Study co-author Michael Worthington takes a core sample from the wood structure. Handout photo.

Tree-Ring Study Dates Still-Operating Wye Mill Structure to 1753

Remember counting the rings in a tree stump to guess its age? That same concept has just been used to determine the age of a historic building at Old Wye Mill—dating it to the winter of 1753–1754.

Old Wye Mill, in the Wye rivershed on Maryland’s Eastern Shore, lives up to its name. It is the oldest continuously operating water-powered mill in America, and Maryland’s oldest continuously operating business of any trade. Evidence shows a mill on the site has been grinding grain since the 1600s.

But the folks at Old Wye Mill (OWM) didn’t know just how old the structural timbers in the existing mill were, nor the wooden components of the milling equipment. They commissioned the Oxford Tree-Ring Laboratory to conduct a study to find out. Dendrochronology is the science of dating events or artifacts using the characteristic patterns of annual growth rings in tree trunks. The study was funded by the Maryland Heritage Areas Authority through the Stories of the Chesapeake Heritage Area.

The Oxford Tree-Ring Laboratory took samples of 12 white oak structural timbers under the supervision of the Maryland Historic Trust.

Oxford determined most of the structural timbers were harvested in the 1750s, and some of the milling equipment dates to 1841. Incredibly, OWM still operates equipment dating from about 1790–1810, invented (and possibly installed) by Oliver Evans, a pioneer of industrial engineering.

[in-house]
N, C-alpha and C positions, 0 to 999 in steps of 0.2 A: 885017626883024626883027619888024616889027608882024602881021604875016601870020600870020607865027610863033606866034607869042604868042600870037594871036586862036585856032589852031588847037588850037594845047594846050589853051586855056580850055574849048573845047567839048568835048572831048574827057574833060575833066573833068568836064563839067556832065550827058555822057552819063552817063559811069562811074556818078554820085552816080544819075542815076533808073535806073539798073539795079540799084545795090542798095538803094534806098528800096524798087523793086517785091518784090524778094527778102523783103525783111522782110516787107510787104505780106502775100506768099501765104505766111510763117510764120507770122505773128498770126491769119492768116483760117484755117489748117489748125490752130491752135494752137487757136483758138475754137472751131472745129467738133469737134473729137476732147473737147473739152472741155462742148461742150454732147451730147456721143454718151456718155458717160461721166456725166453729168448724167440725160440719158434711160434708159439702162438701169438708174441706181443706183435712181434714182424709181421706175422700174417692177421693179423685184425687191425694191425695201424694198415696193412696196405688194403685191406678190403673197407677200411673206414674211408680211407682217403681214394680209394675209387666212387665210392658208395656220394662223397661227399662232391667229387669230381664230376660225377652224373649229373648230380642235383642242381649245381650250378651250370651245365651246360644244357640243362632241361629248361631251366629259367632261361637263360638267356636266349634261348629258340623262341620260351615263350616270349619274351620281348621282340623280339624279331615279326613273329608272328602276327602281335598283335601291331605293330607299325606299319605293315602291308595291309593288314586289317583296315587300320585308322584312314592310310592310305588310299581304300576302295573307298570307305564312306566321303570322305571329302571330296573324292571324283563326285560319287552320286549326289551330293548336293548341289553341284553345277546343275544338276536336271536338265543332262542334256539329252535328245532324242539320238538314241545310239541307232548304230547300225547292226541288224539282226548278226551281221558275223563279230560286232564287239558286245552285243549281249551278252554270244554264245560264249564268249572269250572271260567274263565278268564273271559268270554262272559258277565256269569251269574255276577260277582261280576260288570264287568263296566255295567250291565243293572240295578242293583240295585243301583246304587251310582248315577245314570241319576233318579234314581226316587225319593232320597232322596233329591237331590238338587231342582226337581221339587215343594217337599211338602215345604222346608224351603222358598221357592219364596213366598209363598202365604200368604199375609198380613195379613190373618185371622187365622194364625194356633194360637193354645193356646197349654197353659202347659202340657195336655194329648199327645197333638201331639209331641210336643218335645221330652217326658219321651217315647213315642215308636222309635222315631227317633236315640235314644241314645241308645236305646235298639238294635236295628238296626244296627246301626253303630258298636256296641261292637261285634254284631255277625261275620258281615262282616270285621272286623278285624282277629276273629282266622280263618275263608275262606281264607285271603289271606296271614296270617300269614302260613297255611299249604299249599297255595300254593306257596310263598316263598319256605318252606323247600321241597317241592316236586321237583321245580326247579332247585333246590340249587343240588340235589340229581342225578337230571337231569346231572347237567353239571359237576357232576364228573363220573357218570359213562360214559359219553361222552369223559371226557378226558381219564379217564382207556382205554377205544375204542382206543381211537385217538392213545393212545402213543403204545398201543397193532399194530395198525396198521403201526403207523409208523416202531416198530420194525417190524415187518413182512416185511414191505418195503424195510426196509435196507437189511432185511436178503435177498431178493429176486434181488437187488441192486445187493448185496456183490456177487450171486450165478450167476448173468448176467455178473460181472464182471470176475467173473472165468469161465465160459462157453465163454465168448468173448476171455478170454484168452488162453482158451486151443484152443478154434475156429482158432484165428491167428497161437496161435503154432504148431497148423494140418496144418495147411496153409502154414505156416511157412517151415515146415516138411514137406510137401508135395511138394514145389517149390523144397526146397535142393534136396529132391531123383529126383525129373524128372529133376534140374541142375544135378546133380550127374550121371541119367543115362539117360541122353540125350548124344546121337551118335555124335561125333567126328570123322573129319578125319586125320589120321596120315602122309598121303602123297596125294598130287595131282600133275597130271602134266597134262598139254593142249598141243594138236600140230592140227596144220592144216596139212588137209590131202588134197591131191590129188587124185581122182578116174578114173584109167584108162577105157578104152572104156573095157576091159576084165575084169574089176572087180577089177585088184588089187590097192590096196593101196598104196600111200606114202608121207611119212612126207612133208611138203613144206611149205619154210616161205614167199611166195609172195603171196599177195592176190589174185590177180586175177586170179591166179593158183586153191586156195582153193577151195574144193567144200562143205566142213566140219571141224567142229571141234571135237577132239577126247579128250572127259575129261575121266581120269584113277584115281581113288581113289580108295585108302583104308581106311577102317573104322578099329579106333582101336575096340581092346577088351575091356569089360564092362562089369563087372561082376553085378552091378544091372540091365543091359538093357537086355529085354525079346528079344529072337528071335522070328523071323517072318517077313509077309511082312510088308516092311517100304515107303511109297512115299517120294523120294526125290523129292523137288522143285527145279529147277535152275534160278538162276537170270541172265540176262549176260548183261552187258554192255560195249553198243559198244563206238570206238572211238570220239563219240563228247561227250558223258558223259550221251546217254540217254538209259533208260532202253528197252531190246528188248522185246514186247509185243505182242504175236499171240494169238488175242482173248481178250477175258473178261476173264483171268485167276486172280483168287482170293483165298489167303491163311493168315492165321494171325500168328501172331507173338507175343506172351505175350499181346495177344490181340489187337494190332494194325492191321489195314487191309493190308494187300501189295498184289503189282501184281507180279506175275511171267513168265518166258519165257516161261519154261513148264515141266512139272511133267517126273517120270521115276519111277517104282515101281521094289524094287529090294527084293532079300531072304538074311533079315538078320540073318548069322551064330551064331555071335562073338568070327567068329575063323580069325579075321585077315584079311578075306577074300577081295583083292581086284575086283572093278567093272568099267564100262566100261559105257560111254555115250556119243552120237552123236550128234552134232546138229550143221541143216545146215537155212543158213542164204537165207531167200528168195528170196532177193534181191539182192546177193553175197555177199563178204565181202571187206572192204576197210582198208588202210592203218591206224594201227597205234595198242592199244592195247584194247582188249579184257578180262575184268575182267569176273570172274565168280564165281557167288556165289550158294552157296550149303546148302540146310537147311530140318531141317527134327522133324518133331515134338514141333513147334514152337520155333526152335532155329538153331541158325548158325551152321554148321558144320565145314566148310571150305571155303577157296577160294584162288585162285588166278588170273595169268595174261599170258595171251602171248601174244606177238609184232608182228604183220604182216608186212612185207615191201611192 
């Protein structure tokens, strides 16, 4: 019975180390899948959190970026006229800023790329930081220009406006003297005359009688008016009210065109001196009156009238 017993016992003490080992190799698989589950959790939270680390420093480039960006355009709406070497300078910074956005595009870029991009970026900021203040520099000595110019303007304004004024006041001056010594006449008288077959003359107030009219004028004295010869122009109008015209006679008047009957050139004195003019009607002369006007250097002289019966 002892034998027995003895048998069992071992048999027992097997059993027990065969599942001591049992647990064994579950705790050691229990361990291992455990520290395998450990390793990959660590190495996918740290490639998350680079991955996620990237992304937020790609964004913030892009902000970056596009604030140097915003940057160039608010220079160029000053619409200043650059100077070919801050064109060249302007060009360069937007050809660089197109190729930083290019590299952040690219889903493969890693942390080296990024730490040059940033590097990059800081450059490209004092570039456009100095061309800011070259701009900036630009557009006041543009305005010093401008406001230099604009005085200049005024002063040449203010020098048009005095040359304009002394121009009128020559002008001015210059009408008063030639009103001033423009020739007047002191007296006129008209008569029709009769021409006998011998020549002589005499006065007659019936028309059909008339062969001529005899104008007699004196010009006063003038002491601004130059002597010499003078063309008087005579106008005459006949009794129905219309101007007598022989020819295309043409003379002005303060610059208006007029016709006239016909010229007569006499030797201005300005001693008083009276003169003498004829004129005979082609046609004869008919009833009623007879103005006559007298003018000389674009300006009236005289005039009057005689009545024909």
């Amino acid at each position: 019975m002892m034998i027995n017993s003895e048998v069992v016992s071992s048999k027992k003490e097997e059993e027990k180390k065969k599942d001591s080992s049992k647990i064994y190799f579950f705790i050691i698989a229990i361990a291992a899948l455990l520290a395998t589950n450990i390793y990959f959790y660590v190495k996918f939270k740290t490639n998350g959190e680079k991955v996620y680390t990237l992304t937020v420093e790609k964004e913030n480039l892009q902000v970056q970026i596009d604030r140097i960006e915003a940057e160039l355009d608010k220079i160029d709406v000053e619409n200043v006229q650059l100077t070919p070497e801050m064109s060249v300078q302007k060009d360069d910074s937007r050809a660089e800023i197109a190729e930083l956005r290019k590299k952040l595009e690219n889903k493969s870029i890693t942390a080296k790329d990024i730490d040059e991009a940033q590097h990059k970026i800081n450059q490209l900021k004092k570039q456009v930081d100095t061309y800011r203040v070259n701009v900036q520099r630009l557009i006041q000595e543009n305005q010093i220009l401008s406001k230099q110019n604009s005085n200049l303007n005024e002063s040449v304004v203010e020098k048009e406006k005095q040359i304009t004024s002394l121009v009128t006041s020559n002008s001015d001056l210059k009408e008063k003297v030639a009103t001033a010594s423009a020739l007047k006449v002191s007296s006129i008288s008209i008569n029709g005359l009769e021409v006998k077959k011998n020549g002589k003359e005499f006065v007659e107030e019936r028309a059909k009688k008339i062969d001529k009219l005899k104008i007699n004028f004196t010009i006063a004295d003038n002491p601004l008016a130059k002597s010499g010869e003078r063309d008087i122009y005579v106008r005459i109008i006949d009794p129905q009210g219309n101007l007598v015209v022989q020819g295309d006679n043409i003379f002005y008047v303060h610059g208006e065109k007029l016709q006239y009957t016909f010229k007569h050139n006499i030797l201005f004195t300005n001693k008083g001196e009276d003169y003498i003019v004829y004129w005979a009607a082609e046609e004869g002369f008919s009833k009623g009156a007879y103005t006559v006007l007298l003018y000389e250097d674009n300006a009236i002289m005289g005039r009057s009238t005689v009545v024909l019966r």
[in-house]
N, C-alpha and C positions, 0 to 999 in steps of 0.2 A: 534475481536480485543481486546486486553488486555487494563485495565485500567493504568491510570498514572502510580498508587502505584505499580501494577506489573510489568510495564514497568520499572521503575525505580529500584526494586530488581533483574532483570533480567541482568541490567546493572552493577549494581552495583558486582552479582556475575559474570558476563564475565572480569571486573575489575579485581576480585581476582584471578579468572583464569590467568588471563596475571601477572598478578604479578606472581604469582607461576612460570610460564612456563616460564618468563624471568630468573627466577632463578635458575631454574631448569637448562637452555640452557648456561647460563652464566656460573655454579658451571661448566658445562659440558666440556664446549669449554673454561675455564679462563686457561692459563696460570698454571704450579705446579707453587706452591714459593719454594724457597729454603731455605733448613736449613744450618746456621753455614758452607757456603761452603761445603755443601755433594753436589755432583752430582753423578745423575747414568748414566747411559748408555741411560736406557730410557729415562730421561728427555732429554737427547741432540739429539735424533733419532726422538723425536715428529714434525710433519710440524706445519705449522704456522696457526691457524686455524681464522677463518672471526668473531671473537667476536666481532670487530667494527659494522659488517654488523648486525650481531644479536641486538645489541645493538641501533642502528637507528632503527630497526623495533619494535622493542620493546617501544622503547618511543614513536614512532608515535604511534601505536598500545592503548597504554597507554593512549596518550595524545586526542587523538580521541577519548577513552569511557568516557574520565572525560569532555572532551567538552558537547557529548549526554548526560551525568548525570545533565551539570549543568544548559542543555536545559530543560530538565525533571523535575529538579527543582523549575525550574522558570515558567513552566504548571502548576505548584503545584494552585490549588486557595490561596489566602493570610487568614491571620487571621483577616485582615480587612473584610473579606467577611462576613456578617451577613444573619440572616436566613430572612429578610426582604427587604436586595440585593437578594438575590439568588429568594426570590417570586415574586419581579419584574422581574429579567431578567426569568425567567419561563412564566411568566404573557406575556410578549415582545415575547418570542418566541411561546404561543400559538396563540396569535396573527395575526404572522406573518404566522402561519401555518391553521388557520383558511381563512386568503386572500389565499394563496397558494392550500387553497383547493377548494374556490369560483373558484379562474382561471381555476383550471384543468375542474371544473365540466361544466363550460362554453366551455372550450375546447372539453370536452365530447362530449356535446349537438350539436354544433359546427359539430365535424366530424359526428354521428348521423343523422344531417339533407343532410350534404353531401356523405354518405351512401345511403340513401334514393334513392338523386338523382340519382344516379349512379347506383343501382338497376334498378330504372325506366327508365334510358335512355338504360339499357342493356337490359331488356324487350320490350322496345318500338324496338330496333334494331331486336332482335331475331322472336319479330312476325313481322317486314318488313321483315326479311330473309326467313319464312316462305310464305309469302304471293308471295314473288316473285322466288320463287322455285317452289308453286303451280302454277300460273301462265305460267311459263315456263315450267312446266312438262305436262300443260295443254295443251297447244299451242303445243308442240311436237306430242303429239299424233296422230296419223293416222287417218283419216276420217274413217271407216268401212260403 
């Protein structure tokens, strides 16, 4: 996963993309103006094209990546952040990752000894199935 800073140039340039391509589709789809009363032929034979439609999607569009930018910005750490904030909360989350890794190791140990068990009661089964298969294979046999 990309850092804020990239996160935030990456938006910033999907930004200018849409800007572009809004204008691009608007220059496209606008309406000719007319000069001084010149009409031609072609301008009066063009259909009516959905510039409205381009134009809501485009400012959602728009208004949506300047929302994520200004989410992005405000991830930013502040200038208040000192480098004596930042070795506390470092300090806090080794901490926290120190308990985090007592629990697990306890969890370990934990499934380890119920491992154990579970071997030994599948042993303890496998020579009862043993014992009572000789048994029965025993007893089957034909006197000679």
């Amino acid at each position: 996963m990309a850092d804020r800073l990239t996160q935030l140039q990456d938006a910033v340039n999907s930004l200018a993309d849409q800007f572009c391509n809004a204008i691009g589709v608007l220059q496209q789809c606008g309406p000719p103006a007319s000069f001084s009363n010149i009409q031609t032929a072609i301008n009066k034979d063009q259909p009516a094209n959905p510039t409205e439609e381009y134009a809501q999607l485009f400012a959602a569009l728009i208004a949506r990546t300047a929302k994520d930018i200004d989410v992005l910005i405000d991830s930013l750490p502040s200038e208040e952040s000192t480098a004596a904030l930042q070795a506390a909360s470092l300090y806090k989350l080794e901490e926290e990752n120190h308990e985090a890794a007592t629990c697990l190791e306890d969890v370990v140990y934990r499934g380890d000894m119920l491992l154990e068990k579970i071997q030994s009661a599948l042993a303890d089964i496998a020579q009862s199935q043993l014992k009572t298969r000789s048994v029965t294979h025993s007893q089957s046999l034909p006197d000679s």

“Old Wye Mill is a fascinating example of vernacular industrial architecture of the mid-1700s,” said Michael Worthington, co-author of the study with Jane Seiter, “and its wooden framing has now revealed new information about the building’s construction.”

In addition to the wood structures, there is a roller mill on the grinding floor for making refined white flour installed by Winthrop Blakeslee, the last commercial miller, around 1918.

The study’s findings will be part of the mill’s historical interpretation when it reopens to the public on May 1, 2021. It has been closed for the past year due to the pandemic. For updated hours and admission information upon its reopening, go to oldwyemill.org.

-Meg Walburn Viviano